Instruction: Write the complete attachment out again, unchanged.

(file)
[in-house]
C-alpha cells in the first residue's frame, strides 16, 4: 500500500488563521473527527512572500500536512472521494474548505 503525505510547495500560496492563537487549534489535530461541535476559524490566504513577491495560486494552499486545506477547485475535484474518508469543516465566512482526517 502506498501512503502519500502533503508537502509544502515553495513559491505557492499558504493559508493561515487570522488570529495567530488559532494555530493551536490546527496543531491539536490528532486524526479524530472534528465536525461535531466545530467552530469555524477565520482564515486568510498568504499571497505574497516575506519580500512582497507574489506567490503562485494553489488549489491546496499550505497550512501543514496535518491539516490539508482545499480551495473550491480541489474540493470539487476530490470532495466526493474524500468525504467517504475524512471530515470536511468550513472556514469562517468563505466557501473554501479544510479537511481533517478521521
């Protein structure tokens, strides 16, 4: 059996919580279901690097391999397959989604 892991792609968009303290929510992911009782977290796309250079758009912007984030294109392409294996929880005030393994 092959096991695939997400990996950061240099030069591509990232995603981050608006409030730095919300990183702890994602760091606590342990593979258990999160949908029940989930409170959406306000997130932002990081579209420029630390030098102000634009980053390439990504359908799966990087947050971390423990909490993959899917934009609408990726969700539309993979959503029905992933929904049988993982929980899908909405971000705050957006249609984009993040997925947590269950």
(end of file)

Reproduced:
[in-house]
C-alpha cells in the first residue's frame, strides 16, 4: 500500500488563521473527527512572500500536512472521494474548505 503525505510547495500560496492563537487549534489535530461541535476559524490566504513577491495560486494552499486545506477547485475535484474518508469543516465566512482526517 502506498501512503502519500502533503508537502509544502515553495513559491505557492499558504493559508493561515487570522488570529495567530488559532494555530493551536490546527496543531491539536490528532486524526479524530472534528465536525461535531466545530467552530469555524477565520482564515486568510498568504499571497505574497516575506519580500512582497507574489506567490503562485494553489488549489491546496499550505497550512501543514496535518491539516490539508482545499480551495473550491480541489474540493470539487476530490470532495466526493474524500468525504467517504475524512471530515470536511468550513472556514469562517468563505466557501473554501479544510479537511481533517478521521
């Protein structure tokens, strides 16, 4: 059996919580279901690097391999397959989604 892991792609968009303290929510992911009782977290796309250079758009912007984030294109392409294996929880005030393994 092959096991695939997400990996950061240099030069591509990232995603981050608006409030730095919300990183702890994602760091606590342990593979258990999160949908029940989930409170959406306000997130932002990081579209420029630390030098102000634009980053390439990504359908799966990087947050971390423990909490993959899917934009609408990726969700539309993979959503029905992933929904049988993982929980899908909405971000705050957006249609984009993040997925947590269950």